You use the ferry service in the same way as any other type of public transport, by using your IstanbulKart at the gate. While ferries can get quite busy, they’re rarely super-packed. They’re a more relaxing way to cross the water, and it’s also something you should add to your experience list in Istanbul.

Tram Network For Transportation In Istanbul

Best Things To Do In Istanbul - taksim square Red tram in Istiklal street

The final option is to take the tram. Trams don’t cover the whole of the city, but if you’re looking to get from near Besiktas and over to Sultanahmet and beyond, it’s a great way to save your feet.

The tram line runs from 6 a.m. until 11 p.m. and is known as ‘tramvay.’ The line starts at Kabatas, down the hill (a very steep one) from Taksim, close to Besiktas, and goes as far as Bagcilar. There are 31 stops along the way, and you use the service exactly the same way as the Metro. Again, trams can become quite busy during rush hour, although they’re never all that quiet.

Public Transportation Lines In Istanbul To Touristy Areas

Your Istanbul city card will take you to all the best destinations the city offers, such as Princes Islands, Dolmabahçe Palace, Topkapi Palace, Hagia Sophia, The Blue Mosque, Galata Tower, and more!

As you can see, the public transportation network in Istanbul provides easy access to all major sites and meets the needs of tourists like us. When you consider how huge Istanbul is and how many people live and travel there, you quickly see why public transportation is such a popular choice.

Tips For Using Public Transport In Istanbul

Here are a few last things to finish off my guide to public transportation throughout the entire city.

1. Use An Istanbulkart

Purchase an Istanbulkart, a reusable transit pass that can be used on buses, trams, Metro, ferries, and funiculars. It’s cheaper and more convenient than buying single-use tokens. You can purchase and top-up the card at machines and kiosks at major transit stops.

2. Avoid Rush Hour

Istanbul’s public transport can get extremely crowded during rush hour (7–9 a.m. and 5–8 p.m. on weekdays). If possible, plan your travel outside these times for a more comfortable journey.

3. Take Ferry Rides

Don’t miss out on using the ferries. Not only are they a practical way to cross the Bosphorus, but they also offer stunning views of Istanbul from the water. The ferries are part of the public transport system, so you can use your Istanbulkart.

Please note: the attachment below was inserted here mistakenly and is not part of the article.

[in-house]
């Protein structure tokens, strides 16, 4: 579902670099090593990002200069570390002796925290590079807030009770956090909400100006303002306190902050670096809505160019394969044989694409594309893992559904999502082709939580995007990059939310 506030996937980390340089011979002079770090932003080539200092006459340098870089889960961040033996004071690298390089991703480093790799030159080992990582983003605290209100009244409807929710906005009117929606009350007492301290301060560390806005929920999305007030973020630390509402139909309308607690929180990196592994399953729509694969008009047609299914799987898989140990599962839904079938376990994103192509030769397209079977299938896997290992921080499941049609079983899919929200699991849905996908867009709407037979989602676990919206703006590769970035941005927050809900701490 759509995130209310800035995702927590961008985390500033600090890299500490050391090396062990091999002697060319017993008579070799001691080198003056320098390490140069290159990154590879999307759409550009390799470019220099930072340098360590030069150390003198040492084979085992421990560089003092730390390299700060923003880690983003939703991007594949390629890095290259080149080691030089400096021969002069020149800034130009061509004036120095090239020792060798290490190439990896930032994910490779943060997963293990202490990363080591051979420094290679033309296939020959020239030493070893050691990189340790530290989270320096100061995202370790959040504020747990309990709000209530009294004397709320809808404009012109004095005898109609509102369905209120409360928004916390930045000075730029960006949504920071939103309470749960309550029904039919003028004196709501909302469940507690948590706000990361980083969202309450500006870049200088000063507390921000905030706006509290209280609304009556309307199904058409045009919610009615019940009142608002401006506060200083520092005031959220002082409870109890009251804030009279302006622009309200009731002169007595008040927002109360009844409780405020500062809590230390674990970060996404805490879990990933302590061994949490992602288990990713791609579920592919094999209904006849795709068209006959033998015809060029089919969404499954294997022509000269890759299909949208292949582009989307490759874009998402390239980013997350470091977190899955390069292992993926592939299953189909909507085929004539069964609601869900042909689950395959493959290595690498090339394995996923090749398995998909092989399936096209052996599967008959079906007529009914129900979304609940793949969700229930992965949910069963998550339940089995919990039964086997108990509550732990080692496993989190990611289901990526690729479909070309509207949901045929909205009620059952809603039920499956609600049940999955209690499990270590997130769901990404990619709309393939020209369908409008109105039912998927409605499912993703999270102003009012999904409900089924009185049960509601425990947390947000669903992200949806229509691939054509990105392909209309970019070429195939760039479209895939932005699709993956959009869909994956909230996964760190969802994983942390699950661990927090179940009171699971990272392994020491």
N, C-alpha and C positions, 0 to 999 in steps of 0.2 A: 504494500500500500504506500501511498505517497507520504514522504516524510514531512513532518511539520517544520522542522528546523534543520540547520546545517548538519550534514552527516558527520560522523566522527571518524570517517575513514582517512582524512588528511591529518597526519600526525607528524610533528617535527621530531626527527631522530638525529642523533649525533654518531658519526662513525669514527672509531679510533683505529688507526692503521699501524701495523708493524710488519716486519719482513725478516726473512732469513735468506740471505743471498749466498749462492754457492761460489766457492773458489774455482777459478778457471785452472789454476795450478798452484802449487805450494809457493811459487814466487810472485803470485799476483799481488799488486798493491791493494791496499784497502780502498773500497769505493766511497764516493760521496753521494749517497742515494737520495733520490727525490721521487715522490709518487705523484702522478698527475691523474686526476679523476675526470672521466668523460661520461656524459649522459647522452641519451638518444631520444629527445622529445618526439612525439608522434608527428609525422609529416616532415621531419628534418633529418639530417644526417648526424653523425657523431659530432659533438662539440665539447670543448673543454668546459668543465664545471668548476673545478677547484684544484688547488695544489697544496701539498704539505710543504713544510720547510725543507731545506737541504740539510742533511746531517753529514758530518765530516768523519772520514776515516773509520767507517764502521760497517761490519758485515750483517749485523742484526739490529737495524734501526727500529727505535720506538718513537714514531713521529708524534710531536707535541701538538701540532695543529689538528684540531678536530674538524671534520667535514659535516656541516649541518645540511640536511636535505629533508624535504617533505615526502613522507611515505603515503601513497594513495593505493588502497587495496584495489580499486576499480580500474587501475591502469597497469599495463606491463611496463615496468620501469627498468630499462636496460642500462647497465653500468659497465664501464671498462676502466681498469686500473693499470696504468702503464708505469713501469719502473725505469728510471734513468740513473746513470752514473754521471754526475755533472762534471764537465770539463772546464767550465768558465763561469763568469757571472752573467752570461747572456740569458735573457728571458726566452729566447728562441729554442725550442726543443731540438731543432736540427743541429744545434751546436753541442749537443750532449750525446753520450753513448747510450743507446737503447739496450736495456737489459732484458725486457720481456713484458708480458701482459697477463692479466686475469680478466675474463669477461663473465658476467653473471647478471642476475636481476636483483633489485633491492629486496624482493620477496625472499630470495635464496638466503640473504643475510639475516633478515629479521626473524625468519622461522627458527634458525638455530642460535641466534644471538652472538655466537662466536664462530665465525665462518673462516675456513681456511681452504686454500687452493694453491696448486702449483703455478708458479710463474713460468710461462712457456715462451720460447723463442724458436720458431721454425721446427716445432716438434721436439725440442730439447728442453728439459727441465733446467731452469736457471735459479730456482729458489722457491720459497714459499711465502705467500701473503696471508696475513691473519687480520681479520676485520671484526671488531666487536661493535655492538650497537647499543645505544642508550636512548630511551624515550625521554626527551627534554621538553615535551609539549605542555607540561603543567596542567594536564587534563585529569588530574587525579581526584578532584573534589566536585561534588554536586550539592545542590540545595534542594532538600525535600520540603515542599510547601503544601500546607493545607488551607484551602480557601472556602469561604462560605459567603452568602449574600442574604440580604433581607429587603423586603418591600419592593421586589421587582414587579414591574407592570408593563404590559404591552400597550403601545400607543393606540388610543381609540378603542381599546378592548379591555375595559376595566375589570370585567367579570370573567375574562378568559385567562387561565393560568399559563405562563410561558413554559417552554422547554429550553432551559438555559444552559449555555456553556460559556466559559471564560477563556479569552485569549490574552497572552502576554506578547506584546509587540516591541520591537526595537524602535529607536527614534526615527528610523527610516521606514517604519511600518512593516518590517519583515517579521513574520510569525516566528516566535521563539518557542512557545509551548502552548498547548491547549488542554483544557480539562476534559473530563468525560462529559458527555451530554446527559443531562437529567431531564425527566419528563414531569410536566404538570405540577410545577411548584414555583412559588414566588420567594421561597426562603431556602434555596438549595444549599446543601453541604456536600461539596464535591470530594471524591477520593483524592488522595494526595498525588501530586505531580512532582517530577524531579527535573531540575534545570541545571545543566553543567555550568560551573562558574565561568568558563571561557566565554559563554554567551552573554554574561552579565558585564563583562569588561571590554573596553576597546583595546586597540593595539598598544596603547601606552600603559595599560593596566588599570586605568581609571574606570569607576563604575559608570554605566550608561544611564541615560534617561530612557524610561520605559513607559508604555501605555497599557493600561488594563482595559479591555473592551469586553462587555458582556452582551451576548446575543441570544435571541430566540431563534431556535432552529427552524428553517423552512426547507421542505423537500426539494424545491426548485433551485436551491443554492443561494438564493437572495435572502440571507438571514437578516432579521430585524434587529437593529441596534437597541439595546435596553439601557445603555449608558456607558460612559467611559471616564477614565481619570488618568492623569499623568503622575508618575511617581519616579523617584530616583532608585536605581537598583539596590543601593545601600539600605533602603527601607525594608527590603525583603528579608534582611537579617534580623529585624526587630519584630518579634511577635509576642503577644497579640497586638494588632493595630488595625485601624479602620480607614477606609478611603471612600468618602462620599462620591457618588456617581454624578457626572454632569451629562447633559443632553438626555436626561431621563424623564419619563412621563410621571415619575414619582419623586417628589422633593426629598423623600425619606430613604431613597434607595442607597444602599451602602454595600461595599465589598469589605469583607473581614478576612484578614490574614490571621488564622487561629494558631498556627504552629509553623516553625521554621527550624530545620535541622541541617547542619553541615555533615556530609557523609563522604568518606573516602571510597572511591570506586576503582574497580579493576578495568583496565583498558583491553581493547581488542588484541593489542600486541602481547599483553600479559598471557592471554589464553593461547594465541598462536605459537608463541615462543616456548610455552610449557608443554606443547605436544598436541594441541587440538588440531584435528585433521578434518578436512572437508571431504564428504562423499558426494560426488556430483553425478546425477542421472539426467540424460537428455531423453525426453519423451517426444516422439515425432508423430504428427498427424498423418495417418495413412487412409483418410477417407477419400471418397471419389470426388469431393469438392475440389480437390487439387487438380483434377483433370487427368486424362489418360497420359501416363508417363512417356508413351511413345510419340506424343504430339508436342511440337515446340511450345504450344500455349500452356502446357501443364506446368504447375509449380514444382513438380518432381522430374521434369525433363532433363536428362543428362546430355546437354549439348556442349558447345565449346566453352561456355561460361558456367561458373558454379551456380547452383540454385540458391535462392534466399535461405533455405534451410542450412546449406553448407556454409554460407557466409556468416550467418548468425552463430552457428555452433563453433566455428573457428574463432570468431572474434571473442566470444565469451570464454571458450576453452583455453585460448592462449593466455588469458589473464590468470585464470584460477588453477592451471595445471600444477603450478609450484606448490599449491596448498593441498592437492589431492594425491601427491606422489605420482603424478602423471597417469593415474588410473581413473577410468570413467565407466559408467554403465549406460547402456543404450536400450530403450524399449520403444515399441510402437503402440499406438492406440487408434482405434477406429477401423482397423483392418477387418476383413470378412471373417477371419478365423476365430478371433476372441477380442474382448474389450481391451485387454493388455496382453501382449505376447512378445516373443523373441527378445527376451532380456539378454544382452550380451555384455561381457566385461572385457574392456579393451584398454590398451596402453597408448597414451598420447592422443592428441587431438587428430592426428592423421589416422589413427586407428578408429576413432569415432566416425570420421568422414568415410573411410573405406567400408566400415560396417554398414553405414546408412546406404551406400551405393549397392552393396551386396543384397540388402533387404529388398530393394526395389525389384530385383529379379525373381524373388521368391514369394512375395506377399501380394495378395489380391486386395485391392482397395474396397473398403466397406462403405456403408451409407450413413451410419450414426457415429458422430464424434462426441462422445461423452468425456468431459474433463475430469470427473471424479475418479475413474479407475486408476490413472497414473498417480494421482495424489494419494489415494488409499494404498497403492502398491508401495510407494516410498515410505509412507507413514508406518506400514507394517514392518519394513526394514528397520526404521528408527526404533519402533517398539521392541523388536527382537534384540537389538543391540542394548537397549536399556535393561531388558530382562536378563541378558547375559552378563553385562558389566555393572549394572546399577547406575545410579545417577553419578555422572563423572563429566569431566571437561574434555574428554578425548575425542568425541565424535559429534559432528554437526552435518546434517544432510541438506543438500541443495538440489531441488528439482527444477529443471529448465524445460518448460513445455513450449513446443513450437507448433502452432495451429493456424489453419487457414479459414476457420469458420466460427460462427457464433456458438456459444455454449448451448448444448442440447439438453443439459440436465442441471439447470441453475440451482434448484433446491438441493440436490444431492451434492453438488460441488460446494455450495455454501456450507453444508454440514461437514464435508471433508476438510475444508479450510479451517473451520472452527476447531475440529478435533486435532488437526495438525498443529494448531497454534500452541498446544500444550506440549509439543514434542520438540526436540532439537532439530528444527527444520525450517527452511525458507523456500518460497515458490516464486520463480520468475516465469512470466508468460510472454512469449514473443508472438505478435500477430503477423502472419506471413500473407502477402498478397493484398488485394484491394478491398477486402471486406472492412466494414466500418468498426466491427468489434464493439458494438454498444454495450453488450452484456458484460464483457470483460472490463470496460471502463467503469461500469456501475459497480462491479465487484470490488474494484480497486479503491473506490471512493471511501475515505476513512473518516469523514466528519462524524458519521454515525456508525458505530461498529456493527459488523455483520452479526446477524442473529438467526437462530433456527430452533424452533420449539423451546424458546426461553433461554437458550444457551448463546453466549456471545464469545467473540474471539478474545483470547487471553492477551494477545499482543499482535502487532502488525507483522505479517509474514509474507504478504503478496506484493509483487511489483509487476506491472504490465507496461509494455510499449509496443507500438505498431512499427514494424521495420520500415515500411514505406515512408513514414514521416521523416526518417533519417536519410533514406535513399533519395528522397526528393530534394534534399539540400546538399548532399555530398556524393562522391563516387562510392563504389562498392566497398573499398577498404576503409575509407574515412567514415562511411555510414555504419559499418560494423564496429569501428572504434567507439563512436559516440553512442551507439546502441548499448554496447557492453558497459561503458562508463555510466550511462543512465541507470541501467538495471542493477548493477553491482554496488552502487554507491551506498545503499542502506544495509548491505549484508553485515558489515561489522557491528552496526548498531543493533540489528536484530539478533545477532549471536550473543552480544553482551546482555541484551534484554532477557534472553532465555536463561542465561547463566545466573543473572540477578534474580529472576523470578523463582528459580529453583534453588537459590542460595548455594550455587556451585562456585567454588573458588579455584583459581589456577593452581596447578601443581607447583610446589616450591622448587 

4. Use The Tramway For Tourists

The T1 tram line is particularly useful for tourists. It connects major attractions like Sultanahmet (Blue Mosque and Hagia Sophia), the Grand Bazaar, and the Spice Bazaar with more modern parts of the city, like Beyoğlu.

5. Metrobus Is Great For Long Distances

The Metrobus system has its own dedicated lane and can be a fast way to travel long distances, especially when crossing from Europe to Asia or vice versa. It operates 24/7, but be prepared for crowding during peak times.

6. Mind The Metro Closure Times

Most metro lines in Istanbul stop running around midnight and start again at around 6 a.m. Plan accordingly if you’re out late.

7. Learn Basic Turkish Phrases

Knowing a few basic phrases in Turkish can be helpful, especially in less touristy areas where English might not be widely spoken.

8. Keep Track Of Your Stops

Especially on buses and mini-busses (dolmuş), it’s good practice to keep an eye on your location using a GPS-enabled device or app. Not all vehicles announce stops, and knowing when to get off can be tricky.

9. Be Prepared for Traffic

Istanbul is notorious for its traffic jams. Even public transport, especially buses, can get delayed. Always allow extra time for your journeys, particularly if you have a flight to catch or a reservation.

10. Don’t Mess Around When Your Stop Arrives

The Metro and the tram, in particular, don’t hang around very long once they arrive at a stop. They work on a timer, so once the doors open, get off as quickly as you can. The same goes for getting on. Otherwise, once the doors are closed, you’re either going to the next stop or waiting for the next train/tram to arrive. 

Comments (3)

  1. When I was in Istanbul the last time, June 2023, I was hoping that I could buy an Instanbul cart at IST airport with a credit card. No such luck. And I had only some larger TRY bills since I had gotten some TRY from an airport ATM. Eventually I was on my way.

    However, in preparing for the trip, I had read that the Istanbul metropolitan transit agency was about to implement the acceptance of contactless credit cards for fare payment, much like London, Sofia, Belgrade, and De Lijn in Belgium. That hadn’t gone into effect as of when I was in Turkey then. Has it started yet?

    1. Yes it has started, I was there last month and used it that way. It is not 100% done as yet though.